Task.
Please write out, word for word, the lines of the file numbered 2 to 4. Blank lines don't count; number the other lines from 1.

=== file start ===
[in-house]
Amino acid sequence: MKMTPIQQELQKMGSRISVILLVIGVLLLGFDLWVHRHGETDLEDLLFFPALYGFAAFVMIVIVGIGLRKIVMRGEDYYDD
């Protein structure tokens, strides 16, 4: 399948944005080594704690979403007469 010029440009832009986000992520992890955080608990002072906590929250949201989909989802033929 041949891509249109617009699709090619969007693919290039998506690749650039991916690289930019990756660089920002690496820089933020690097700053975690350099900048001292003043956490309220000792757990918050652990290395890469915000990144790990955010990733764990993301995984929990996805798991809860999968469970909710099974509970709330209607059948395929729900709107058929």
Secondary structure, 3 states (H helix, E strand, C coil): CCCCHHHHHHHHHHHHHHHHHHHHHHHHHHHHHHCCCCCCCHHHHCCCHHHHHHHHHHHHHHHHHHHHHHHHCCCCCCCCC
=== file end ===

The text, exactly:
Amino acid sequence: MKMTPIQQELQKMGSRISVILLVIGVLLLGFDLWVHRHGETDLEDLLFFPALYGFAAFVMIVIVGIGLRKIVMRGEDYYDD
């Protein structure tokens, strides 16, 4: 399948944005080594704690979403007469 010029440009832009986000992520992890955080608990002072906590929250949201989909989802033929 041949891509249109617009699709090619969007693919290039998506690749650039991916690289930019990756660089920002690496820089933020690097700053975690350099900048001292003043956490309220000792757990918050652990290395890469915000990144790990955010990733764990993301995984929990996805798991809860999968469970909710099974509970709330209607059948395929729900709107058929």
Secondary structure, 3 states (H helix, E strand, C coil): CCCCHHHHHHHHHHHHHHHHHHHHHHHHHHHHHHCCCCCCCHHHHCCCHHHHHHHHHHHHHHHHHHHHHHHHCCCCCCCCC